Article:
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David F. Bischoff: 1951-2018

Dave

If there was any one person who was responsible for my having a career as a writer it was Dave Bischoff, who passed away on March 19 in Eugene, Oregon. I met Dave through the University of Maryland Science Fiction Society and, later, meetings of WSFA, the Washington Science Fiction Association. We both wanted to write science fiction and we fell into an easy collaboration, writing stories based on one another’s ideas, all of which we eventually sold. It was Dave who contacted the editor who would go on to publish our first novel, a collaboration with the awkward title The Seeker. (I’m pretty sure that wasn’t the title we gave it. I believe the original was Seeker from the Stars, but it might already have been claimed.) Ego problems, mostly mine, got in the way of our collaboration but not of our friendship, which continued until his death.

Dave went on to become a prolific science fiction author, probably best known for the Nightworld series and the novelization of the movie War Games. After a few solo novels, I switched to nonfiction writing for young adults, which was a much more dependable market, though later Dave put me in touch with New York editor Bill McCay, who had been recently put in charge of the Hardy Boys series. I ended up writing eleven books for Bill and his successors.

In the late 80s Dave moved from Maryland, where we both lived, to Los Angeles to sell a script for Star Trek: The Next Generation, co-written by our mutual friend Dennis Bailey. It was the first spec script the series had bought that required almost no revision, allowing it to be put into production immediately to fill a gap in the show’s schedule, and it appeared in Season Three as “Tin Man.”

(Long-time Trek fan Dennis deserves serious credit for the script’s production readiness, because he knew the series as well as anybody who hadn’t actually been involved with it on a professional basis.)

Dave and Dennis wrote the first drafts of a second TNG script based on a treatment from another screenwriter and then, after a season as a writer on a low-budget syndicated series called Quest for the Dragon Star, Dave’s TV career faded away. He moved to Eugene, at one time a mecca for science fiction writers, and continued writing books.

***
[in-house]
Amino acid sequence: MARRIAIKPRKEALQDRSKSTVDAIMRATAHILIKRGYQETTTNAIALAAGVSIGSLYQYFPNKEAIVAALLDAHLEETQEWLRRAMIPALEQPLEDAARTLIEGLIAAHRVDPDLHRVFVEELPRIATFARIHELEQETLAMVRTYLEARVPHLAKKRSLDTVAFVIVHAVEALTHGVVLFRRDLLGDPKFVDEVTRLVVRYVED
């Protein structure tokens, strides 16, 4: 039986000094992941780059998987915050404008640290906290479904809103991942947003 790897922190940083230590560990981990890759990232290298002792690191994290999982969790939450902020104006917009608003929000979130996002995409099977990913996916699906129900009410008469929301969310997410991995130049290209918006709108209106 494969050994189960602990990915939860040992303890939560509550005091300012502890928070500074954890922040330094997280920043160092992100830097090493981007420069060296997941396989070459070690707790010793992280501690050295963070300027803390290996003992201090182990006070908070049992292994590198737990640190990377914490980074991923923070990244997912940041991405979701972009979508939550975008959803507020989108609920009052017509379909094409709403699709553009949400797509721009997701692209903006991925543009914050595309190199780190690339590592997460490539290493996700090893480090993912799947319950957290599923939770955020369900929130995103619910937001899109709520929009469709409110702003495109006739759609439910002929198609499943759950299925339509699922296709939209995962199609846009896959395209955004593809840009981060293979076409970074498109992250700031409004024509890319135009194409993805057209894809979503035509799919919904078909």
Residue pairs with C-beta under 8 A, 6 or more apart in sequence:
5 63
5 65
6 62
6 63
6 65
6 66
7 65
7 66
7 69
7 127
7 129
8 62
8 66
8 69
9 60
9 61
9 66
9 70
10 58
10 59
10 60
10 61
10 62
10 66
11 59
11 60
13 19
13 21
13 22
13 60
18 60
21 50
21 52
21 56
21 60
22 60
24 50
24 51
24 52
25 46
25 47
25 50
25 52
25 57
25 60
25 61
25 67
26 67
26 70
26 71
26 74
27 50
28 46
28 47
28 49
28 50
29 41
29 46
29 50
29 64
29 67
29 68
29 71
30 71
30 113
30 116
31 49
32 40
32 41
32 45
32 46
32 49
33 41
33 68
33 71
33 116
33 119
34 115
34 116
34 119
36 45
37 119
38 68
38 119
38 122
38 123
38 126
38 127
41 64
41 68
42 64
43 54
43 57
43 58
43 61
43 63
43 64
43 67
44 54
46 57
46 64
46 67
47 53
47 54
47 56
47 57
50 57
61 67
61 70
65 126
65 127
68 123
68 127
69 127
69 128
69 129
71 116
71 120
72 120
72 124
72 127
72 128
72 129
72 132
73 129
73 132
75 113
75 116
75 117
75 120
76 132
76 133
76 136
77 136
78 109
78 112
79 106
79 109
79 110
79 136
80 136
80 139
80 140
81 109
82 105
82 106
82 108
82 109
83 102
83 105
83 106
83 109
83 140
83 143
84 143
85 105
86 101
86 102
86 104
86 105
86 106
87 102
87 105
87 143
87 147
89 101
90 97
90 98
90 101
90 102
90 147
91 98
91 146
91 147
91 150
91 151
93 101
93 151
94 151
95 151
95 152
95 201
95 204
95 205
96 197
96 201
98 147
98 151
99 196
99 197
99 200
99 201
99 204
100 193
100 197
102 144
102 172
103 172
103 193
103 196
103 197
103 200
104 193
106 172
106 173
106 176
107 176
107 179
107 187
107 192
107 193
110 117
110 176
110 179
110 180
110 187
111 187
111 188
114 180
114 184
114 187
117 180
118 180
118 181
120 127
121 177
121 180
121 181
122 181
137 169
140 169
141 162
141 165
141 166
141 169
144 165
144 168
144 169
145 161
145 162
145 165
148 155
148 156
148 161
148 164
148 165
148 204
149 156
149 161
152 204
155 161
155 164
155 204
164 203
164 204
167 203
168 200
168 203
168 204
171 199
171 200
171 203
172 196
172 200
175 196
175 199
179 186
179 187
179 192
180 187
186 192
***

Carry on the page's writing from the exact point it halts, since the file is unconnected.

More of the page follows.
The science fiction book market collapsed in the early 2000s. More specifically, the midlist — books that earned a small but dependable income for publishers — collapsed, and that was where Dave was positioned. He self-published for a while, then began selling manuscript coaching services to other writers.

I hadn’t seen Dave in person since the mid 90s, when he looked as good as I’ve ever seen him look, stylishly dressed and surprisingly trim. From then on we stayed in touch by phone and email. He helped me through some bad times, now long over, and for that I remain grateful.

Late in his career Dave was cajoled by a writer named Saul Garnell into reviving some of his old series and self-publishing them. My girlfriend Amy Gilbert, a graphic designer, helped them package the Amazon editions with lovely covers and professional typographic design, though most of the titles were eventually resold to small presses for re-release. You can still find them on Amazon under Dave’s name (as “David,” not “Dave”). You can also find Dave’s final novel, The Noose Club: A Novel of the O.C.L.T., from 2016.

Dave was my second oldest friend, one of only two people from my college days that I still stayed regularly in touch with. I found out about his death yesterday, when Saul contacted me about a brief obituary he found in a Eugene newspaper for a David Bischoff, age 66. By last night it was confirmed: Dave was gone. Details may or may not be forthcoming. (NOTE: Dave’s ex-wife Martha has subsequently announced Dave’s death on Facebook, saying only that it happened “suddenly,” though I assume of natural causes.)

There has been a gratifying outpouring of messages on Facebook from people who knew him, had collaborated with him or simply loved his books. Dave won’t be forgotten any time soon. If I learned any lesson from Dave it was a paradoxical one: You can do anything you want to if you put your mind to it…right up until you can’t.

These days I write mostly for websites, a transition Dave didn’t make. He dropped largely out of sight in the science fiction community and seemed to associate mostly with local friends in Eugene. I knew from his emails that he was having trouble with his health, but he was under medical care and none of the problems seemed life threatening. Until, apparently, they were.

Goodbye, Dave, and may you be remembered as someone who had more friends than you were probably able to count. However you died, I hope you went gently.

 

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